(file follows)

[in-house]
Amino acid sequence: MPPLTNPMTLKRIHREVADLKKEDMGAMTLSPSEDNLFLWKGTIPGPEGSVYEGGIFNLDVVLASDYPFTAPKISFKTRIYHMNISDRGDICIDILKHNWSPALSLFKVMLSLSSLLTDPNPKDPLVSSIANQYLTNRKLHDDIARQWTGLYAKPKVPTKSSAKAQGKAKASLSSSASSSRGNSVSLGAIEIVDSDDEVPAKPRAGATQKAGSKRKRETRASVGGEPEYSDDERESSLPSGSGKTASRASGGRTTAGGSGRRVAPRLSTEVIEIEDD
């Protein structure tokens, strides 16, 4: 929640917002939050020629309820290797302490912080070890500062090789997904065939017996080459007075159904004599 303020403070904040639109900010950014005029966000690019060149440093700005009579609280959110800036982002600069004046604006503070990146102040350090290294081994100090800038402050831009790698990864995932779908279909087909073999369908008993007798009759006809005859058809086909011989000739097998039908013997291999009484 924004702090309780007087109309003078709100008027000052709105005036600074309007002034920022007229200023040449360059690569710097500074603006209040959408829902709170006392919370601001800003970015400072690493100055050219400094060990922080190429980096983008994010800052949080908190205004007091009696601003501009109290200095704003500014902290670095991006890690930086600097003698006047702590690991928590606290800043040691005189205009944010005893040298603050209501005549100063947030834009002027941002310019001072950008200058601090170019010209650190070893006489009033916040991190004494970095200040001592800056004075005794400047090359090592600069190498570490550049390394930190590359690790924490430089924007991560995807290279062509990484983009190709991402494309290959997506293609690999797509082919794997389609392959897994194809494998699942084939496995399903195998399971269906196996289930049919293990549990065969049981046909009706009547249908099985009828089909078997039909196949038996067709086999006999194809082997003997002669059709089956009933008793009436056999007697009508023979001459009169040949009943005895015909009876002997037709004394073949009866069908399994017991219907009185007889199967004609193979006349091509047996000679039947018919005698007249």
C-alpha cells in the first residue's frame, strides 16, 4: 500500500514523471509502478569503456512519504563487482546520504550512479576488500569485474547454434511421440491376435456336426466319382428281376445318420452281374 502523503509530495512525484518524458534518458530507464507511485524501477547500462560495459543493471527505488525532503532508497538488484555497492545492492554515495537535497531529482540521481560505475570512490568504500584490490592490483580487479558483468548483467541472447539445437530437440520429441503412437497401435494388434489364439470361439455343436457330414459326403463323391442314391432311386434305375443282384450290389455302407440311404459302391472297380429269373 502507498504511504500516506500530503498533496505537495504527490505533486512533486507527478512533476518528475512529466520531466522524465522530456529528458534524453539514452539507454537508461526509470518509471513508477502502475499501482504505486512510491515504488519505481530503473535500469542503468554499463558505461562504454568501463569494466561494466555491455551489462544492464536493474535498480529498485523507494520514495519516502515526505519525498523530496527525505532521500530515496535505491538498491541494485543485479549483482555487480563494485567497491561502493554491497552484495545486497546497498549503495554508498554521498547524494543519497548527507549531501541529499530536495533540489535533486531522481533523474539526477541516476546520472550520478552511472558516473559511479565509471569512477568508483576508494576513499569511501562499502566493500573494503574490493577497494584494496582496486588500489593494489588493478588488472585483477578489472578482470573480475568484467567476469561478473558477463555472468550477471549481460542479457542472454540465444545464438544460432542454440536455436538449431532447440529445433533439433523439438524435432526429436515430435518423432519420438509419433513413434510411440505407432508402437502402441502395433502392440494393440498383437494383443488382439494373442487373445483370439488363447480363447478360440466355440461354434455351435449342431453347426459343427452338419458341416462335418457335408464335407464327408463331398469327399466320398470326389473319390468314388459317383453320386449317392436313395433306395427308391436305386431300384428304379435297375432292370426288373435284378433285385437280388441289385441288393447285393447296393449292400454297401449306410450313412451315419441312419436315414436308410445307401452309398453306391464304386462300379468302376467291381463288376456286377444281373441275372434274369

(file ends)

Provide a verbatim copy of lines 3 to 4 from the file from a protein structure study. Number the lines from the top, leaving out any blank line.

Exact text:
């Protein structure tokens, strides 16, 4: 929640917002939050020629309820290797302490912080070890500062090789997904065939017996080459007075159904004599 303020403070904040639109900010950014005029966000690019060149440093700005009579609280959110800036982002600069004046604006503070990146102040350090290294081994100090800038402050831009790698990864995932779908279909087909073999369908008993007798009759006809005859058809086909011989000739097998039908013997291999009484 924004702090309780007087109309003078709100008027000052709105005036600074309007002034920022007229200023040449360059690569710097500074603006209040959408829902709170006392919370601001800003970015400072690493100055050219400094060990922080190429980096983008994010800052949080908190205004007091009696601003501009109290200095704003500014902290670095991006890690930086600097003698006047702590690991928590606290800043040691005189205009944010005893040298603050209501005549100063947030834009002027941002310019001072950008200058601090170019010209650190070893006489009033916040991190004494970095200040001592800056004075005794400047090359090592600069190498570490550049390394930190590359690790924490430089924007991560995807290279062509990484983009190709991402494309290959997506293609690999797509082919794997389609392959897994194809494998699942084939496995399903195998399971269906196996289930049919293990549990065969049981046909009706009547249908099985009828089909078997039909196949038996067709086999006999194809082997003997002669059709089956009933008793009436056999007697009508023979001459009169040949009943005895015909009876002997037709004394073949009866069908399994017991219907009185007889199967004609193979006349091509047996000679039947018919005698007249």
C-alpha cells in the first residue's frame, strides 16, 4: 500500500514523471509502478569503456512519504563487482546520504550512479576488500569485474547454434511421440491376435456336426466319382428281376445318420452281374 502523503509530495512525484518524458534518458530507464507511485524501477547500462560495459543493471527505488525532503532508497538488484555497492545492492554515495537535497531529482540521481560505475570512490568504500584490490592490483580487479558483468548483467541472447539445437530437440520429441503412437497401435494388434489364439470361439455343436457330414459326403463323391442314391432311386434305375443282384450290389455302407440311404459302391472297380429269373 502507498504511504500516506500530503498533496505537495504527490505533486512533486507527478512533476518528475512529466520531466522524465522530456529528458534524453539514452539507454537508461526509470518509471513508477502502475499501482504505486512510491515504488519505481530503473535500469542503468554499463558505461562504454568501463569494466561494466555491455551489462544492464536493474535498480529498485523507494520514495519516502515526505519525498523530496527525505532521500530515496535505491538498491541494485543485479549483482555487480563494485567497491561502493554491497552484495545486497546497498549503495554508498554521498547524494543519497548527507549531501541529499530536495533540489535533486531522481533523474539526477541516476546520472550520478552511472558516473559511479565509471569512477568508483576508494576513499569511501562499502566493500573494503574490493577497494584494496582496486588500489593494489588493478588488472585483477578489472578482470573480475568484467567476469561478473558477463555472468550477471549481460542479457542472454540465444545464438544460432542454440536455436538449431532447440529445433533439433523439438524435432526429436515430435518423432519420438509419433513413434510411440505407432508402437502402441502395433502392440494393440498383437494383443488382439494373442487373445483370439488363447480363447478360440466355440461354434455351435449342431453347426459343427452338419458341416462335418457335408464335407464327408463331398469327399466320398470326389473319390468314388459317383453320386449317392436313395433306395427308391436305386431300384428304379435297375432292370426288373435284378433285385437280388441289385441288393447285393447296393449292400454297401449306410450313412451315419441312419436315414436308410445307401452309398453306391464304386462300379468302376467291381463288376456286377444281373441275372434274369